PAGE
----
Cystic airspace enlargement and spontaneous pneumothorax are major pathological manifestations Birt-Hogg- Dube (BHD) syndrome. Although the etiology of this disease is not known, lung cysts in BHD are linked to autosomal dominant mutational inactivation of tumor suppressor gene folliculin (FLCN). FLCN, a 64-kDa ubiquitously expressed protein with high homology throughout species that lacks apparent functional domain, through adaptor proteins FNIP1/2, binds the 5'-AMP-activated protein kinase (AMPK). Little, however, is known about a role of folliculin (FLCN) in lung cell survival. Our in vitro and in vivo studies demonstrate that FLCN is required for lung cell survival by acting within 5'-AMP-activated protein kinase (AMPK) - tuberous sclerosis complex 2 (TSC2) - mammalian target of rapamycin complex 2 (mTORC2) signaling pathway. To fill a gap in the current understanding of airspace enlargement, we have restricted the scope of this proposal to one testable, central hypothesis that FLCN is required for lung cell survival. To test our hypothesis, in Aim 1, we will determine whether FLCN is required for lung epithelial cell survival in vivo using new transgenic FLCNf/f:SP-C- Cre mice generated in PI's lab. Targeted conditional inducible deletion of FLCN in SP-C-expressing lung epithelial cells will allow us to identify the specific lung epithelial cell type affected by FLCN loss that promotes alveolar space enlargement.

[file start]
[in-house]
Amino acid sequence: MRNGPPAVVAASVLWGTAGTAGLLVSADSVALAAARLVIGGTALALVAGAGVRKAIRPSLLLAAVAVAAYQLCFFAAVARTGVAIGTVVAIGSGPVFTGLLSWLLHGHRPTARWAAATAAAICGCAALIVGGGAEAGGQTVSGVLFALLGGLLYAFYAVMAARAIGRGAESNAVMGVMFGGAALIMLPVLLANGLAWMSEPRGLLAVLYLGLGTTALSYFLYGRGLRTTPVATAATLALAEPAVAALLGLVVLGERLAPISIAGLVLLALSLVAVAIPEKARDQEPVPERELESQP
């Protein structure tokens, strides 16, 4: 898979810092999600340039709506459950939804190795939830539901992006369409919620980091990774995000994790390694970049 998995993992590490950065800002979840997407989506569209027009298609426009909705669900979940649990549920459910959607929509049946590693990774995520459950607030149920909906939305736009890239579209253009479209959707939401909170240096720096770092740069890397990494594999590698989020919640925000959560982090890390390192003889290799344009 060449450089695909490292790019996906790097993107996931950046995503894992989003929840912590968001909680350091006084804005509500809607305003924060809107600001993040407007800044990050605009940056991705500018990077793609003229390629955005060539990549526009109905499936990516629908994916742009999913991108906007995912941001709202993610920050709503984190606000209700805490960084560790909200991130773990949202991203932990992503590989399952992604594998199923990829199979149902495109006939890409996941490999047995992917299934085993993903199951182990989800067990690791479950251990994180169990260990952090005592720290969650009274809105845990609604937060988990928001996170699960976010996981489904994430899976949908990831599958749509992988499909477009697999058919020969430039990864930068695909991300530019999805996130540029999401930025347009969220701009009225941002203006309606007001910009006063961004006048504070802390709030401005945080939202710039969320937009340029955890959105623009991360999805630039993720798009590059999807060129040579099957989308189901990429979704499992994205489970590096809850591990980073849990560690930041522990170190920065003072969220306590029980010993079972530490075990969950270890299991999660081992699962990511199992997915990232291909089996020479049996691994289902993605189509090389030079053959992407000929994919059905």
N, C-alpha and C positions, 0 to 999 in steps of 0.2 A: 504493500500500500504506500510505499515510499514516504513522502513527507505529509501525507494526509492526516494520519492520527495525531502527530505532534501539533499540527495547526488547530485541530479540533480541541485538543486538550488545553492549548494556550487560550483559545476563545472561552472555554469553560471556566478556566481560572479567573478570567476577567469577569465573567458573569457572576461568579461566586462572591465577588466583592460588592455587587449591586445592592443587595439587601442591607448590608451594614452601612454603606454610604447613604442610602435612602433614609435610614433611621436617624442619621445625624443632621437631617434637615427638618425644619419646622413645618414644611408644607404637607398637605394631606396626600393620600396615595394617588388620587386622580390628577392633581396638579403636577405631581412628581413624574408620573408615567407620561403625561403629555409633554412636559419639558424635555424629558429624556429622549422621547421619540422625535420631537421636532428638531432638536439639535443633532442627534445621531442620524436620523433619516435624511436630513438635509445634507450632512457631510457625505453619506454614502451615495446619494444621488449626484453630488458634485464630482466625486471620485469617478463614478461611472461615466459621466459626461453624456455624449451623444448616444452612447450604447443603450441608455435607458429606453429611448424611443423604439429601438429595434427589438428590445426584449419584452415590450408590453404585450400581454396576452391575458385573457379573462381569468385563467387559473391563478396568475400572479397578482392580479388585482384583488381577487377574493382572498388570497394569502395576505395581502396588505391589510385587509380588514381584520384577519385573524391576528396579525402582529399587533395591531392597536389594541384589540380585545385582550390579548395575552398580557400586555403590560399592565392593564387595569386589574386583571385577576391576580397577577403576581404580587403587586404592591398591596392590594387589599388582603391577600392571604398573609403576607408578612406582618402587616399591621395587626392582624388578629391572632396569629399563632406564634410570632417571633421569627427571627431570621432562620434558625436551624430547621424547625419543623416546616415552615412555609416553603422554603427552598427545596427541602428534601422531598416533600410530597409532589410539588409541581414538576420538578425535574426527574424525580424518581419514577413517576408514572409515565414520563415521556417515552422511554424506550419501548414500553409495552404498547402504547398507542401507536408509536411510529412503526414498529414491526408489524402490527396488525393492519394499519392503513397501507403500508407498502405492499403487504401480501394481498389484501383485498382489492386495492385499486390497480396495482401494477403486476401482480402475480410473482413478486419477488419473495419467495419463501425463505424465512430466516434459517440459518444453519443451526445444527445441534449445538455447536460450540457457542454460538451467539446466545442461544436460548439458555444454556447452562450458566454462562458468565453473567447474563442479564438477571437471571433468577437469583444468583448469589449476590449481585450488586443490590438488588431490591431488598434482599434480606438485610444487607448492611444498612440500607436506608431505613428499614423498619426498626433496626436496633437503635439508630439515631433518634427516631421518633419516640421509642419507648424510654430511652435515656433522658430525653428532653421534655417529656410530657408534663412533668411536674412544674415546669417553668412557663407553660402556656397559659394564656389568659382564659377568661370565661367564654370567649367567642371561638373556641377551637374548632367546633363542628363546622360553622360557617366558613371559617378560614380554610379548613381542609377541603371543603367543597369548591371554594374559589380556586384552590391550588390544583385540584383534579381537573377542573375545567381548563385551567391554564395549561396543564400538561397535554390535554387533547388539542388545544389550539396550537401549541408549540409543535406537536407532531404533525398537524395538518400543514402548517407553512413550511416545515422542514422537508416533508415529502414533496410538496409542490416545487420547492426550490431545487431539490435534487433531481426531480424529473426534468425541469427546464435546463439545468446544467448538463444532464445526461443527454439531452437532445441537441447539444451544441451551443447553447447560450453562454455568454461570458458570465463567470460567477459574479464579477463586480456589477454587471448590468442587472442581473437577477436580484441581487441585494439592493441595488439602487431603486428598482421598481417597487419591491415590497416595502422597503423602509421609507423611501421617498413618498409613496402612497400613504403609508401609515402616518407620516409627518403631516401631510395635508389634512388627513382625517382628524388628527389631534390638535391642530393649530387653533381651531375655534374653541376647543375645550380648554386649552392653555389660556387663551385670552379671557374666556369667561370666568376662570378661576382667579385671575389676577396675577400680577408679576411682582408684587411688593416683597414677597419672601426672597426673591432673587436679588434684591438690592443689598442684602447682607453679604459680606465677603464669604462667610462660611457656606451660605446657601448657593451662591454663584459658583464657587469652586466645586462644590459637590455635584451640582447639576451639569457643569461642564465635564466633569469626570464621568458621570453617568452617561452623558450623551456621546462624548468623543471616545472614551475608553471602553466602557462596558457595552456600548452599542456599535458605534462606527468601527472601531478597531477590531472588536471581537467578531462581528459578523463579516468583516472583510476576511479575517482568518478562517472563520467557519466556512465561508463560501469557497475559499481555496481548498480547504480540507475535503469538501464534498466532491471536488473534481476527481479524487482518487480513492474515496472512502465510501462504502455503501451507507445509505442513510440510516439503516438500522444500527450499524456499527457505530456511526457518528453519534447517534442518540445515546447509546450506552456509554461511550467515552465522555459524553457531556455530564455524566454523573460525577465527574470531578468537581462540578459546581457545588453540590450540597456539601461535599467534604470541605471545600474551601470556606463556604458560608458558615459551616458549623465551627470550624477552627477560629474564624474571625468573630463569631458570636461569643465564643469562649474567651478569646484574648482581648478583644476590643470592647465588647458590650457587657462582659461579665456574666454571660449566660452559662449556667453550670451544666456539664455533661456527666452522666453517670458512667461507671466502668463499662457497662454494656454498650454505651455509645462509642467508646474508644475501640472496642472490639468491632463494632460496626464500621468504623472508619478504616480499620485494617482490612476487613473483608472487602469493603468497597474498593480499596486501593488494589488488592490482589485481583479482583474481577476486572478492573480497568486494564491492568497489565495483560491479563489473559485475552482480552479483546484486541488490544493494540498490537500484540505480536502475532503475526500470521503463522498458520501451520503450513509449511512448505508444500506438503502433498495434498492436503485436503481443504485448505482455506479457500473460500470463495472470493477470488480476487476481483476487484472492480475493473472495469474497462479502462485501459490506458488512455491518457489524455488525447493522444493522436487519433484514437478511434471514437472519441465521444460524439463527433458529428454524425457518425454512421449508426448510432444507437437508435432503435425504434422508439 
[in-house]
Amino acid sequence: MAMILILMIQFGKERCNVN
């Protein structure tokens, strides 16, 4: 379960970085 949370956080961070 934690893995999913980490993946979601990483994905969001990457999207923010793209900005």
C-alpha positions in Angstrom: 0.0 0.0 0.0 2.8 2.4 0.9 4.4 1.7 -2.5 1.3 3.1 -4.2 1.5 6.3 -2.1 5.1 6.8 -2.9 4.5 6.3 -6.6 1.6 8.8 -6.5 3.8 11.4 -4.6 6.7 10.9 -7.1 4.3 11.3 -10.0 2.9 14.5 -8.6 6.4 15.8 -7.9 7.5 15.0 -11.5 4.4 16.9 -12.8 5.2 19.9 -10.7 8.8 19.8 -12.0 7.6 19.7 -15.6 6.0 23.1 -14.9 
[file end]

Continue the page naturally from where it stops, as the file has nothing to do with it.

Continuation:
In Aim 2 we will examine whether FLCN is required for maintenance of epithelial cell morphology and metabolism.
In Aim 3, we will determine FLCN role in regulating activities of Akt and AMPK kinases, and whether pharmacological activation of AMPK will rescue lung epithelial cell survival with targeted inducible deletion of FLCN in FLCNf/f:SP-C-Cre mice. These studies will identify the role of FLCN in lung cell survival, provide insights into the cellular an molecular mechanism of lung epithelial cell-cell contacts, actin cytoskeleton, and metabolism regulated by FLCN. These studies will also establish a mechanistic link between loss of FLCN and cystic airspace enlargement by using our unique novel FLCNf/f:SP- C-Cre transgenic mice and identify potential molecular target(s) for novel therapeutic approaches to treat BHD.
These studies will identify the role of FLCN in lung cell survival, and will provide insights into the cellular and molecular mechanism of lung epithelial cell interactions, actin cytoskeleton, and metabolism regulated by FLCN. Although our immediate specific aims focus on FLCN loss as it relates to BHD syndrome, our long term goals are to provide insights into mechanisms of lung cell survival and cystic airspace enlargement in other pulmonary diseases and to identify potential molecular target(s) for novel therapeutic approaches.
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